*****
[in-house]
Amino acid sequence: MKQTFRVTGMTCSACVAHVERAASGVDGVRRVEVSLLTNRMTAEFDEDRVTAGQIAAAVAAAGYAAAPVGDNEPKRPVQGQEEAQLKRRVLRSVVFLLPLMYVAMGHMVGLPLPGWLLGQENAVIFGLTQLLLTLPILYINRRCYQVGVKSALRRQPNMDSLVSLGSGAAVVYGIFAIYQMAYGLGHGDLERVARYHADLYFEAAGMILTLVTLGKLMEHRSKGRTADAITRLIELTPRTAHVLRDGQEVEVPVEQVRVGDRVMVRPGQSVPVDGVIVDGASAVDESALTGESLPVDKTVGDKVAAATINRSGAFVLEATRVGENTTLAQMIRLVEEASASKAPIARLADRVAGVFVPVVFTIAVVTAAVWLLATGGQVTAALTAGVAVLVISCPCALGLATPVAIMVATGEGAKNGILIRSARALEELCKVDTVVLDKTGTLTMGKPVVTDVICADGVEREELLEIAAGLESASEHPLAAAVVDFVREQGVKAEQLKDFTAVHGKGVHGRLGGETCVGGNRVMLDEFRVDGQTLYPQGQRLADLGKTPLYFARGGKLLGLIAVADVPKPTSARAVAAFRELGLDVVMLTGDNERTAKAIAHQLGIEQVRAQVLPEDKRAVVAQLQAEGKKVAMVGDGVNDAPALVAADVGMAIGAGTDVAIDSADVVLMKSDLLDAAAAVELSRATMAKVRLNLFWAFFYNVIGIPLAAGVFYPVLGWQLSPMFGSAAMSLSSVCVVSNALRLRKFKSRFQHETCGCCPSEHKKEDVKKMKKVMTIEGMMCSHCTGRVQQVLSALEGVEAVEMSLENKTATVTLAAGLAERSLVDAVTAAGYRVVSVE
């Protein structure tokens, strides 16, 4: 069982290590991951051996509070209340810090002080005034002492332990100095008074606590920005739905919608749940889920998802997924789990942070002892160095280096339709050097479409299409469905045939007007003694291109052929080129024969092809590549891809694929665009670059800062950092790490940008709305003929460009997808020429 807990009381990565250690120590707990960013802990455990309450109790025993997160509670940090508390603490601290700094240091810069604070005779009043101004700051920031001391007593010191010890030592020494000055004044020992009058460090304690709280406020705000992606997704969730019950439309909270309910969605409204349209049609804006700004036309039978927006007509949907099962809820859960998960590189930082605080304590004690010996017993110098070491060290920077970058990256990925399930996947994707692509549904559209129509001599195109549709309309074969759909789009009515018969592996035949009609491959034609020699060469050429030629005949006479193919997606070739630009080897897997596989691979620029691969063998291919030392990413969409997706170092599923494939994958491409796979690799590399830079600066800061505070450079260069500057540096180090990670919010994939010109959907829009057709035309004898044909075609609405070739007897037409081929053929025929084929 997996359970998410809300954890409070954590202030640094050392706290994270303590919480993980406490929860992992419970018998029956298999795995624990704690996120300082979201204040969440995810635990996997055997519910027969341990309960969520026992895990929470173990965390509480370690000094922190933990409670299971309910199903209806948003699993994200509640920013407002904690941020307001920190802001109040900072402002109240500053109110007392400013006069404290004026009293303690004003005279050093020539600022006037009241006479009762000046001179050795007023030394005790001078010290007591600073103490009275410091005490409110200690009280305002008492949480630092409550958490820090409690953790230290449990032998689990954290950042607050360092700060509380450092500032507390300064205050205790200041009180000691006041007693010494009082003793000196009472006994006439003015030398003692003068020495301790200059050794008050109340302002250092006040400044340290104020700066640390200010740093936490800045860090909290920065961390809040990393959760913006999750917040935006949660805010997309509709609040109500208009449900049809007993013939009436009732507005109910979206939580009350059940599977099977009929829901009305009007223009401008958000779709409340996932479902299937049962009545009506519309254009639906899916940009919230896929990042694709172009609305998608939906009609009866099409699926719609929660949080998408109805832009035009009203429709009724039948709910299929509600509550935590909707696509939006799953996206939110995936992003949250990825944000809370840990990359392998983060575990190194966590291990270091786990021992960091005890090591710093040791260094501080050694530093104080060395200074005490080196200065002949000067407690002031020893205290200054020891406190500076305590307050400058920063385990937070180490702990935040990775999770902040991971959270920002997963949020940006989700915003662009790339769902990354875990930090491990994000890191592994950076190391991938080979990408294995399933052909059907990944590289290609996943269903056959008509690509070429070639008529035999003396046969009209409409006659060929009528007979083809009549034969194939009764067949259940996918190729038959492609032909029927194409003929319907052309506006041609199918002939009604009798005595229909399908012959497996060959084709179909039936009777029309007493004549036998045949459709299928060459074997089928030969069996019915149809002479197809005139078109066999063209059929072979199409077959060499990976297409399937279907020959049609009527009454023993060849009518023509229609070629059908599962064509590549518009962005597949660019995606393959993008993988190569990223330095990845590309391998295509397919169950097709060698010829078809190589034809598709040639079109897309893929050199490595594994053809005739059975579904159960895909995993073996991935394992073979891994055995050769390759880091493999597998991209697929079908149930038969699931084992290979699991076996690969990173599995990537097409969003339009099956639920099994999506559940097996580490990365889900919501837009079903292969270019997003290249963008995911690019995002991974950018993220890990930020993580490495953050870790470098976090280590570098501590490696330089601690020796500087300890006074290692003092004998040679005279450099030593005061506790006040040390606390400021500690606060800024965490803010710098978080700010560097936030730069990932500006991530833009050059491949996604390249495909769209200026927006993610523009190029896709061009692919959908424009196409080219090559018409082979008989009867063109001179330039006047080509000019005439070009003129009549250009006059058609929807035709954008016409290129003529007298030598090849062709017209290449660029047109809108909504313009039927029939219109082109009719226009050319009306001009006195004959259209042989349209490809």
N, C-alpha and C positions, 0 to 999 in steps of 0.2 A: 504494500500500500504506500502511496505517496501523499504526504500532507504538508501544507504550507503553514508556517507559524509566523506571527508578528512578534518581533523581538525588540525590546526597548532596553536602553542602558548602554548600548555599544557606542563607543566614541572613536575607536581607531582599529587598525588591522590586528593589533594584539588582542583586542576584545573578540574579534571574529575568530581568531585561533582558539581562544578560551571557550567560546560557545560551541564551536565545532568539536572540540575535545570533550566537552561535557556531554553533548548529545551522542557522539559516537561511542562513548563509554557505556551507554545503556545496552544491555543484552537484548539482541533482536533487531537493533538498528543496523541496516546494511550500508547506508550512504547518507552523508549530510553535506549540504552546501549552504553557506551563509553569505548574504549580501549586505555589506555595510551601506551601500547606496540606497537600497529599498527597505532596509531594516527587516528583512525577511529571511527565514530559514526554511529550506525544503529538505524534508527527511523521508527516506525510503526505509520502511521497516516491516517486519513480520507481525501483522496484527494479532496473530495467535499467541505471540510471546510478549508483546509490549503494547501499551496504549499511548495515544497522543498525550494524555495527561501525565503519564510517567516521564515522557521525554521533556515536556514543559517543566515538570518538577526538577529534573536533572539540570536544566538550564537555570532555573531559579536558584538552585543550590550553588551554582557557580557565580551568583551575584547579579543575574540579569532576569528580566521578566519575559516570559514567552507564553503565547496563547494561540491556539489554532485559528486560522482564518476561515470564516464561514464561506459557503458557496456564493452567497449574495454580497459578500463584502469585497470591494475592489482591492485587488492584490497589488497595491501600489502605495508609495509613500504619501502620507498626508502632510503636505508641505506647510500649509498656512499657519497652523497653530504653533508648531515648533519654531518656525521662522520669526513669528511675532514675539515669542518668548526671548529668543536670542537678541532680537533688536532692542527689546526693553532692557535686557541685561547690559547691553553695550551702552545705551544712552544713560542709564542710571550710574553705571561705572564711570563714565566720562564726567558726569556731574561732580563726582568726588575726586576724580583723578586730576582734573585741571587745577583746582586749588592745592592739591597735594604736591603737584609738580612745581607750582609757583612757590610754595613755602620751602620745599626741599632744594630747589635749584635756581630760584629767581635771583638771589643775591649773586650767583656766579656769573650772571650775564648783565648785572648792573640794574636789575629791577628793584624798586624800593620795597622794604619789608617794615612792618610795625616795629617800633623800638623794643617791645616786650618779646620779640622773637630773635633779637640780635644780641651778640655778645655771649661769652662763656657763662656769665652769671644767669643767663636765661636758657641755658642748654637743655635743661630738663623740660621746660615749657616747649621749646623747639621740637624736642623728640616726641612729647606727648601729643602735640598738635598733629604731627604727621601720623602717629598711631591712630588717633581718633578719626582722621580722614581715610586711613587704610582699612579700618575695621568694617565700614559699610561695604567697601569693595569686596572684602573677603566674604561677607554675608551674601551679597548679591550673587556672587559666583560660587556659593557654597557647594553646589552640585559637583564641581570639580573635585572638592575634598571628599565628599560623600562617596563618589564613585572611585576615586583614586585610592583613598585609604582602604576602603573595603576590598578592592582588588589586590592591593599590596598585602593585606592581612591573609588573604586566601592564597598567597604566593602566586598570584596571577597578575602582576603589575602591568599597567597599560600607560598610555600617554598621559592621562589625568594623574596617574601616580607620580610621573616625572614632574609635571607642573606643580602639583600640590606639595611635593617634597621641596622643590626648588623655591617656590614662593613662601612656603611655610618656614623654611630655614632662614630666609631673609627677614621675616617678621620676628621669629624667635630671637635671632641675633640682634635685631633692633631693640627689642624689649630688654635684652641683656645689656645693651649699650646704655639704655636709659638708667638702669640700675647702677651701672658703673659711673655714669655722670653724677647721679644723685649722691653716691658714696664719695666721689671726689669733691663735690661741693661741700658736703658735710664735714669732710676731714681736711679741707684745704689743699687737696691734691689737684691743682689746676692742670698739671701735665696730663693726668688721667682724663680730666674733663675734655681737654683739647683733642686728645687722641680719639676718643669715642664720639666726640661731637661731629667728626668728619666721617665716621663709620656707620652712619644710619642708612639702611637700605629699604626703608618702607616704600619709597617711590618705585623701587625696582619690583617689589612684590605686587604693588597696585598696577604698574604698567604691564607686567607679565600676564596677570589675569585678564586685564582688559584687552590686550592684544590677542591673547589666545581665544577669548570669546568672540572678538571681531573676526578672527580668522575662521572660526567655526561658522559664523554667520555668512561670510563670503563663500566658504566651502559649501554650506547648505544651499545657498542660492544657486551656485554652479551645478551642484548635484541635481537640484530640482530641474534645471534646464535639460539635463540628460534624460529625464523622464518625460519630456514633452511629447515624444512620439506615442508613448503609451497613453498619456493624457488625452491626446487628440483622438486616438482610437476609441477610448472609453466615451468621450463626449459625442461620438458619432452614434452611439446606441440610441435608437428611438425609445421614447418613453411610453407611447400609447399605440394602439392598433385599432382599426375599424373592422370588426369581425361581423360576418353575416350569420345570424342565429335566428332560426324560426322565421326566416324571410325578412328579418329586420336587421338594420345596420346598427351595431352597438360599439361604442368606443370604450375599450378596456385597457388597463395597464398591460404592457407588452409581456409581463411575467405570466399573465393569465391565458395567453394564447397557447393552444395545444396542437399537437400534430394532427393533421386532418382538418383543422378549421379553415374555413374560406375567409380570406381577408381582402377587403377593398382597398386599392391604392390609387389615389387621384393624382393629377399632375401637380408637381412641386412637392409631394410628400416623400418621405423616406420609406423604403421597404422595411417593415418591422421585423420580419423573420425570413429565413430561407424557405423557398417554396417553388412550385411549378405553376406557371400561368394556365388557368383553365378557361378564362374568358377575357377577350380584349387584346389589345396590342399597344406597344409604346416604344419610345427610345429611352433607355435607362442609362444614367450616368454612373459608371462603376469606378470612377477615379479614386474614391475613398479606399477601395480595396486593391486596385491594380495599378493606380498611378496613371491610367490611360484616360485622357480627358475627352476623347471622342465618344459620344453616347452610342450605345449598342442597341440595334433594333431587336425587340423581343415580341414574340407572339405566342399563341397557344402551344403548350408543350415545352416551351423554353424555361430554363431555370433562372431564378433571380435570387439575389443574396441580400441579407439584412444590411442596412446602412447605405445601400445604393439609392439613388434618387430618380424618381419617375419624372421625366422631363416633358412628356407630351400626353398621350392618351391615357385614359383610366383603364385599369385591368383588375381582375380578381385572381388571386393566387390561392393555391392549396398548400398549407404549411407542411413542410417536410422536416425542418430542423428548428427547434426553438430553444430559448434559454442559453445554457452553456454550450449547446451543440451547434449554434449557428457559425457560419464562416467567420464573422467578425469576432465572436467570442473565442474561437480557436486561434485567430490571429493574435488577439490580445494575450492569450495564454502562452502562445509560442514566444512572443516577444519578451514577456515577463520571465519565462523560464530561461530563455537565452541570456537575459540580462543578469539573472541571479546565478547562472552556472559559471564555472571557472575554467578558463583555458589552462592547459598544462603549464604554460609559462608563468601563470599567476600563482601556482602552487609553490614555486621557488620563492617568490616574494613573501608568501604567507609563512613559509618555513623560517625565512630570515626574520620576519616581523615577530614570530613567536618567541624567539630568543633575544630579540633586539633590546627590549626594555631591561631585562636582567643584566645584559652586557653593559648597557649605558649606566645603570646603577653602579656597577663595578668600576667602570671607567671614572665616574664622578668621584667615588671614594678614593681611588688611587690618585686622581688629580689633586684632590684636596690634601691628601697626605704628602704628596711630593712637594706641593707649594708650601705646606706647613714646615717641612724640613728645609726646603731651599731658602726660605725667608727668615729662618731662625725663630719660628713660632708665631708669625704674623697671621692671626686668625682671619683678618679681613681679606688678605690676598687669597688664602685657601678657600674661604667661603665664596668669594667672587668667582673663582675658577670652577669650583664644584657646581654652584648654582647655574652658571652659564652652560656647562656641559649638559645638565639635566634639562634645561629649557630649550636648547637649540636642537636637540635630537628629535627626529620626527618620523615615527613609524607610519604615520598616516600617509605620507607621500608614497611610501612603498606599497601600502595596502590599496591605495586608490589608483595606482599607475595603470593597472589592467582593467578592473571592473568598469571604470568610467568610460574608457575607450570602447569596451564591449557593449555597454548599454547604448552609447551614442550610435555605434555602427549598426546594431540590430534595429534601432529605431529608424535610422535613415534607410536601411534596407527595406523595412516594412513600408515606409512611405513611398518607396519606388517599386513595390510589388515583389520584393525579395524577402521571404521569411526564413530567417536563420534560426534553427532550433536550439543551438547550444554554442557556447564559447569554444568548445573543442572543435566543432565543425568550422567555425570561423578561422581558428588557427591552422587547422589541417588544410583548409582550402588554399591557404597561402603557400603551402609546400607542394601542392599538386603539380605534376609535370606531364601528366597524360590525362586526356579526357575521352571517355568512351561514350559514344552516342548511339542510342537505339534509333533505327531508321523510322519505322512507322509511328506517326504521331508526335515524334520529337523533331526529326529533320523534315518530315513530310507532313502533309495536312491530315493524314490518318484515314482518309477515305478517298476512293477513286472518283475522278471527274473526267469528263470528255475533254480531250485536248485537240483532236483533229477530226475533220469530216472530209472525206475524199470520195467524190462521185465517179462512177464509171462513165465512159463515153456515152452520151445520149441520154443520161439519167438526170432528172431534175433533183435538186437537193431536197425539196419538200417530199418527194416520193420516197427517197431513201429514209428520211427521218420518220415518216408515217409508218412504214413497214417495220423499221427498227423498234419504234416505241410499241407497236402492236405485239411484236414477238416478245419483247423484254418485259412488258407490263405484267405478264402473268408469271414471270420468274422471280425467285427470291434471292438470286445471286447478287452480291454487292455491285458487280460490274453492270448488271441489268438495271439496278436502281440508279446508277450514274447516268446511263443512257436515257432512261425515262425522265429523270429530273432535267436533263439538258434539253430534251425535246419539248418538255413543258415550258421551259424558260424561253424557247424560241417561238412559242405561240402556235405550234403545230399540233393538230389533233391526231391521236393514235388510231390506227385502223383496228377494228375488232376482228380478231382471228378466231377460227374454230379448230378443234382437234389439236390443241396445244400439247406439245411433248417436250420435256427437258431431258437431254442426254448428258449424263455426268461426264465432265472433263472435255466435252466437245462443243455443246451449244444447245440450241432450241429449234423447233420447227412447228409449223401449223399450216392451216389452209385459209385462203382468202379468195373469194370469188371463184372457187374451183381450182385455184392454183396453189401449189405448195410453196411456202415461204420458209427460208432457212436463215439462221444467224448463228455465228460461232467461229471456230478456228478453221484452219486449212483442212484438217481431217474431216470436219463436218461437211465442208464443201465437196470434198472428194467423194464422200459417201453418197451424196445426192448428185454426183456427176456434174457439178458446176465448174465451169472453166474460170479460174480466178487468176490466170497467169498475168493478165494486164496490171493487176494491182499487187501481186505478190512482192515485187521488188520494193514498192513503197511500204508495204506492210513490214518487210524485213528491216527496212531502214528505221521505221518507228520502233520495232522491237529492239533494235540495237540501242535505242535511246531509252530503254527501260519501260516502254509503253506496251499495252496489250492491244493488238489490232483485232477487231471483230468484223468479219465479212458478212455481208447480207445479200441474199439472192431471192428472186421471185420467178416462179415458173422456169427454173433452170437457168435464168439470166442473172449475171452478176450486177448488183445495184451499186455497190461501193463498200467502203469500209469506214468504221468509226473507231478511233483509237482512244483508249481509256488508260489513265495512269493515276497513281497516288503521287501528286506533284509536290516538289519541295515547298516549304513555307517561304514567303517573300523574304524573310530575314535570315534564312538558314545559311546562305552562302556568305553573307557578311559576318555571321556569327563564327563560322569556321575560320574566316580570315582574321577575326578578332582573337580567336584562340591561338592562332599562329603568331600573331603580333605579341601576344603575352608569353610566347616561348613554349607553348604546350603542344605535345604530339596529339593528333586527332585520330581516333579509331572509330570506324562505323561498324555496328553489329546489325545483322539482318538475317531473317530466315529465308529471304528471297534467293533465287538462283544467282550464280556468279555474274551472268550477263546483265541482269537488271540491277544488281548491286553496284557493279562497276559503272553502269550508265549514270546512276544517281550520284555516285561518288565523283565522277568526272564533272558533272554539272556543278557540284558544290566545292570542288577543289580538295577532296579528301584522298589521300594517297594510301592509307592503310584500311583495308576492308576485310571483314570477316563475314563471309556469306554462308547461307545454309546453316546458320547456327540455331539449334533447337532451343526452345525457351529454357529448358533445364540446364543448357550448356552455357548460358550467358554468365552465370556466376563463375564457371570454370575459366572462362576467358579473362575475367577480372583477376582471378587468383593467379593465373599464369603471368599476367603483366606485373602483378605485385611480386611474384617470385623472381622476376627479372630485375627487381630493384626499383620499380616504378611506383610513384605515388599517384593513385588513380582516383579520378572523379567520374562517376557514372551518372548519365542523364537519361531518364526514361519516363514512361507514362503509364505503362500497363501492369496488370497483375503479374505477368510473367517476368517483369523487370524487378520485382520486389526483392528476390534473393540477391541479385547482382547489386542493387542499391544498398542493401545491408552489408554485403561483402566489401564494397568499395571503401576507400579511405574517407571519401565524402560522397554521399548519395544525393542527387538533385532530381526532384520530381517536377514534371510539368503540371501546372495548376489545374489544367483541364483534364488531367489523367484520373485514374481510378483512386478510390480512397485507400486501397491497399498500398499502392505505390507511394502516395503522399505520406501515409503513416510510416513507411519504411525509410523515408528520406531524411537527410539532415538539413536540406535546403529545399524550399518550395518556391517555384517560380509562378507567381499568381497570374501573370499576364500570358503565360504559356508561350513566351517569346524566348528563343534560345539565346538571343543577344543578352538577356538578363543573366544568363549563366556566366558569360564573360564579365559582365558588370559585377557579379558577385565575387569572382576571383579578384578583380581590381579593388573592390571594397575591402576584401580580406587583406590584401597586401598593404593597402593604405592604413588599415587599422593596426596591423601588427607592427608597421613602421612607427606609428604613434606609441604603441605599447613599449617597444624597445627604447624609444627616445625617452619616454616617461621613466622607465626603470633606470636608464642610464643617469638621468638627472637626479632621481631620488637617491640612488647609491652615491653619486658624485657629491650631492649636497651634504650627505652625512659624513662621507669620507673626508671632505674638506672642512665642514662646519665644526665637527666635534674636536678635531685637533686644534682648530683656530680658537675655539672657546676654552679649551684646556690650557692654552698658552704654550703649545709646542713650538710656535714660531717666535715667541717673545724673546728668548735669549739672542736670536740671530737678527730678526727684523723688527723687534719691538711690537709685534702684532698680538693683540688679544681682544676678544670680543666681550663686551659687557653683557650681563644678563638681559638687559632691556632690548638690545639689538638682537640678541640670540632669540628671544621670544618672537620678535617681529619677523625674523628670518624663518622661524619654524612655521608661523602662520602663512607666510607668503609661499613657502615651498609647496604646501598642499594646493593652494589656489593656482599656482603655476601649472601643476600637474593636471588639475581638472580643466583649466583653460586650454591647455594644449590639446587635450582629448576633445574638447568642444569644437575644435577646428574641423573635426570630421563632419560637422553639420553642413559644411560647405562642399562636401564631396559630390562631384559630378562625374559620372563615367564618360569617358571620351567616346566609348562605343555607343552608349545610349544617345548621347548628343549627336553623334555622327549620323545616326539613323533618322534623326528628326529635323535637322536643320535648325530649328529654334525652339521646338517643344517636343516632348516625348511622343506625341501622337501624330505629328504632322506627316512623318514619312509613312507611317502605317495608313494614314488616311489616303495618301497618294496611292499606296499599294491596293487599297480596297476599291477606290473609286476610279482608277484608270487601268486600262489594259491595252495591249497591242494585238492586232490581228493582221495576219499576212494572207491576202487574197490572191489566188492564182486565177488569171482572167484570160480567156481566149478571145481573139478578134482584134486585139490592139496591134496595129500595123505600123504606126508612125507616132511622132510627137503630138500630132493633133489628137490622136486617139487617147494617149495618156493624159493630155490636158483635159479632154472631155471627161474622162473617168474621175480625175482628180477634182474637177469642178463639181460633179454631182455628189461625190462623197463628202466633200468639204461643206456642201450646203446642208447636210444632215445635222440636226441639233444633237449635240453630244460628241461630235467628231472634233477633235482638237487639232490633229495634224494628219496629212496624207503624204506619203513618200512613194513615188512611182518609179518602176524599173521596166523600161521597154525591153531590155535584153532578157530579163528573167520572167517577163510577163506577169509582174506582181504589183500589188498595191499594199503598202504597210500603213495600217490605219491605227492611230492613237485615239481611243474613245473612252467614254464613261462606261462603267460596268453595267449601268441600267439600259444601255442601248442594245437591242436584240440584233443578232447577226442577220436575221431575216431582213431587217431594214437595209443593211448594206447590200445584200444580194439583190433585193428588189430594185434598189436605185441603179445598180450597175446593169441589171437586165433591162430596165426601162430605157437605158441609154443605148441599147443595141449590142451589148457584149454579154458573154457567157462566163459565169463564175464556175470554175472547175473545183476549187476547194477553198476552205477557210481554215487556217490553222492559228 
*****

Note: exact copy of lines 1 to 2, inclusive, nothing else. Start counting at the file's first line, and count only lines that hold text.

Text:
[in-house]
Amino acid sequence: MKQTFRVTGMTCSACVAHVERAASGVDGVRRVEVSLLTNRMTAEFDEDRVTAGQIAAAVAAAGYAAAPVGDNEPKRPVQGQEEAQLKRRVLRSVVFLLPLMYVAMGHMVGLPLPGWLLGQENAVIFGLTQLLLTLPILYINRRCYQVGVKSALRRQPNMDSLVSLGSGAAVVYGIFAIYQMAYGLGHGDLERVARYHADLYFEAAGMILTLVTLGKLMEHRSKGRTADAITRLIELTPRTAHVLRDGQEVEVPVEQVRVGDRVMVRPGQSVPVDGVIVDGASAVDESALTGESLPVDKTVGDKVAAATINRSGAFVLEATRVGENTTLAQMIRLVEEASASKAPIARLADRVAGVFVPVVFTIAVVTAAVWLLATGGQVTAALTAGVAVLVISCPCALGLATPVAIMVATGEGAKNGILIRSARALEELCKVDTVVLDKTGTLTMGKPVVTDVICADGVEREELLEIAAGLESASEHPLAAAVVDFVREQGVKAEQLKDFTAVHGKGVHGRLGGETCVGGNRVMLDEFRVDGQTLYPQGQRLADLGKTPLYFARGGKLLGLIAVADVPKPTSARAVAAFRELGLDVVMLTGDNERTAKAIAHQLGIEQVRAQVLPEDKRAVVAQLQAEGKKVAMVGDGVNDAPALVAADVGMAIGAGTDVAIDSADVVLMKSDLLDAAAAVELSRATMAKVRLNLFWAFFYNVIGIPLAAGVFYPVLGWQLSPMFGSAAMSLSSVCVVSNALRLRKFKSRFQHETCGCCPSEHKKEDVKKMKKVMTIEGMMCSHCTGRVQQVLSALEGVEAVEMSLENKTATVTLAAGLAERSLVDAVTAAGYRVVSVE